6. We have little doubt that, in the long run, China will become a stable and firmly established economic power. It’s already large, that’s for sure. Currently, however, we read much about China’s own (deflating) RE bubble, and about the shaky foundations of their GDP numbers; we hear credible commentators predicting a period of much slower real growth for China. Such a period of contraction would be expected to effect capital flows out of China, but by how much? Massive? Negligible?
7. Yes, the perception that the loonie will rise may make Canada more attractive, and the fact that it has been strong compared with the USD has made Vancouver RE gains seem even larger from outside of Canada.
But is this to remain the case? Couldn’t the loonie just as easily see 80c-85c US again before it sees $1.15c? If RE prices drop, and the loonie drops (the scenario we see as most likely), how would foreign holders of Canadian RE respond? Buy more at ‘discount’ prices? Or worry that a Vancouver RE bubble has begun to deflate and hurry to sell? We’ll find out in the coming ‘grand experiment’.
8. “With interest rates this low, principals are being paid down rather quickly.”
– On aggregate, surprisingly not; it is stunning to consider, but total equity in Canadian homes has been falling despite increasing home values.
9. “With Canadian banks being some of the world’s strongest..”
– It’s a nice thought, and we know it’s gospel in some circles, but is this true? Or do they look strong because they haven’t been tested yet?
10. “What makes Vancouver unique is that the majority of home owners are not overly leveraged (from my own anecdotal observation).”
– Not being overly leveraged doesn’t mean that an owner is not overly dependent on RE price strength.
Of the owners you know, what percentage of their net-worth would you estimate they have tied up in Vancouver RE? How dependent are they on rising or at the very least stable RE prices, for their financial futures? How will they respond to price drops of 10%? 15%? 20%?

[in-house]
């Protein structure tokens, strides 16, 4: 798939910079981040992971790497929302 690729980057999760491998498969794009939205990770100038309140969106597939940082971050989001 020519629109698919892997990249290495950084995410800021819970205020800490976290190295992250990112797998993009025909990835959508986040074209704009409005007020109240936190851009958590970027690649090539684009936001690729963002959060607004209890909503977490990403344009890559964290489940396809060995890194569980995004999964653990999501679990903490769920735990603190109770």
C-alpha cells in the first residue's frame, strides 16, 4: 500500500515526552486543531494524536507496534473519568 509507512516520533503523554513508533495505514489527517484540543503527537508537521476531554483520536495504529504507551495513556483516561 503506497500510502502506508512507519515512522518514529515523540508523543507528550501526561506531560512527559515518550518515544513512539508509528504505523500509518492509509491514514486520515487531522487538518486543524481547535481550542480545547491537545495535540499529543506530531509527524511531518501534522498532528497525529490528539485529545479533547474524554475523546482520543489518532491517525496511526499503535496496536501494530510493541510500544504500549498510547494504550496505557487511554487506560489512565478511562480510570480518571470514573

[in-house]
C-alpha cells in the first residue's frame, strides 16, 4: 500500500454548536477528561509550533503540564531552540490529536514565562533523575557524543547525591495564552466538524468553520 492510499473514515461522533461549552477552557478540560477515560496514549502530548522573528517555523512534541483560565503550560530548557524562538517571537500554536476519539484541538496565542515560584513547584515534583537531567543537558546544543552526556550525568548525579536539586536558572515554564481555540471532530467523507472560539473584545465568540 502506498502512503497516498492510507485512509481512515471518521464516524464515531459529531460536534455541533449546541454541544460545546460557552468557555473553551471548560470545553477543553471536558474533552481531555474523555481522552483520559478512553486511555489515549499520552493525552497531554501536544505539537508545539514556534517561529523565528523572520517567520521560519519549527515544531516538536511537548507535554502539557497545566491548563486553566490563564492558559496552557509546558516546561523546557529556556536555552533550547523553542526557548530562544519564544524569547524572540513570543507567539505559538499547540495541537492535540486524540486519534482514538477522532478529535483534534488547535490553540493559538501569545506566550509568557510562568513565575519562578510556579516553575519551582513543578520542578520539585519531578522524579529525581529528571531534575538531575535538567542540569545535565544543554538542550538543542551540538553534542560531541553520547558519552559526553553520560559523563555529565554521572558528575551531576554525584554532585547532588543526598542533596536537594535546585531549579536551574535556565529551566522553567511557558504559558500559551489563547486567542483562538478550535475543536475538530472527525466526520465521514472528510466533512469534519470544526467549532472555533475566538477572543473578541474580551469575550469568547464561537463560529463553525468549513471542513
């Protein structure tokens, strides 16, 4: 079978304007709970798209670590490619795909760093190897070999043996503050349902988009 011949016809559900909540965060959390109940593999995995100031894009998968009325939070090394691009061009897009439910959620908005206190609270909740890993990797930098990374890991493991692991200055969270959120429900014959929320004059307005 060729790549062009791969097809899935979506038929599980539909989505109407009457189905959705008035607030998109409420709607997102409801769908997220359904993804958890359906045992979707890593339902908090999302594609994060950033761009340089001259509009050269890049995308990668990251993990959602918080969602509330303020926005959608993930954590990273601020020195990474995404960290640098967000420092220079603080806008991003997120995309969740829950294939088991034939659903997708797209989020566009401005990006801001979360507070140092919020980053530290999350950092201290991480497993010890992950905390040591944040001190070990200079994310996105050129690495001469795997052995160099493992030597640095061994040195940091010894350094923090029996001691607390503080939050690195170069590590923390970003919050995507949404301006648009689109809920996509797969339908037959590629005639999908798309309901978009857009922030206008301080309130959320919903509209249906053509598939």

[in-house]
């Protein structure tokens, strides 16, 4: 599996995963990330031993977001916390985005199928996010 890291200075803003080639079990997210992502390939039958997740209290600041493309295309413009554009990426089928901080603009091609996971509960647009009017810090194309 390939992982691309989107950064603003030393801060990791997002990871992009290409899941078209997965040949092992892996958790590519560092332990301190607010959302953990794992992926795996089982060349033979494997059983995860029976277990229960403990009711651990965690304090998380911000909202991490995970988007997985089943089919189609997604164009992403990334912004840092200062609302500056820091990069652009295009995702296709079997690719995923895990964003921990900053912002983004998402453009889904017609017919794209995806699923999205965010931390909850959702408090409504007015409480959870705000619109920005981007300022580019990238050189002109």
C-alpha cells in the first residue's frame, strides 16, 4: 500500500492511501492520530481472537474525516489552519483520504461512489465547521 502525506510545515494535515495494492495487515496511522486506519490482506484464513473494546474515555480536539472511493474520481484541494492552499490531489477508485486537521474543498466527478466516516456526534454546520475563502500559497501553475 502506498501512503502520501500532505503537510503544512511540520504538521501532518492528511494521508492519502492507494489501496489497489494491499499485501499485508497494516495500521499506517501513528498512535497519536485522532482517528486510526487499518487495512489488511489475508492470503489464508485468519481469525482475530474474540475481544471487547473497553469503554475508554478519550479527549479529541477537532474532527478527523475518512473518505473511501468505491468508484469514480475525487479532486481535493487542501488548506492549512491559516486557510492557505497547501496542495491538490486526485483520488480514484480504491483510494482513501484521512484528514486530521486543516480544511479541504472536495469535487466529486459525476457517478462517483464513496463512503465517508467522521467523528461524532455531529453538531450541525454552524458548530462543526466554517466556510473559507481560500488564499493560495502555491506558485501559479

11. We particularly appreciated the section where BLM shared his own considerations as a prospective buyer.
12. “We’re squarely middle class with decent savings and significant equity in our home in Hong Kong.”
– Great; you’re in a similar position to many Vancouver owners. Well, apart from the savings bit, that is… Most Vancouver owners are over-invested in RE, especially when age, net-worth, and retirement plans are taken into account. So, it sounds like you’re actually better off than most “squarely middle class” Vancouver owners with young families.
13. “…we have the option of renting out our home (in HK) and refinancing it (mortgage rates at 1.5%-2% in Hong Kong currently) so that we have a substantial amount along with our savings to shop for a condo or townhouse.”
– In which case you’d have no savings and own a property in Vancouver and a property in HK; with low leverage. What would you estimate your maximum downside risk would be in that scenario?
14. “…we could consider hedging, for better or worse, by buying into a pre-sale condo. Our savings needs to be invested and the stock market does not offer the same sense of security for our future plans.”
– We personally consider Vancouver pre-sale condos one of the worst investments imaginable at present. But, yes, the stock market is likely to be volatile through the next year or two (with significant downside risk). Why do your savings ‘need to be invested’ in one or the other?
15. “Property prices may stay high but if the Canadian dollar falls by 10% against the Hong Kong dollar (in effect the US dollar), it makes it very attractive for me to take action.”
– Are you sure that would lead you to act? Imagine a global deflationary wave, in which Vancouver property prices started falling, fell 15%, and the loonie dropped 10%. Are you sure you’d be looking to buy at that point? Would you be having any other thoughts in that scenario?
‘An ex-Vancouverite in Asia considering a return’ (BLM), many thanks for your thoughts and your story. Thanks, too, for your promise to keep us updated; please report back, we’ll be interested to hear how things play out for you, and we’ll headline your updates. All the best with all of your endeavours.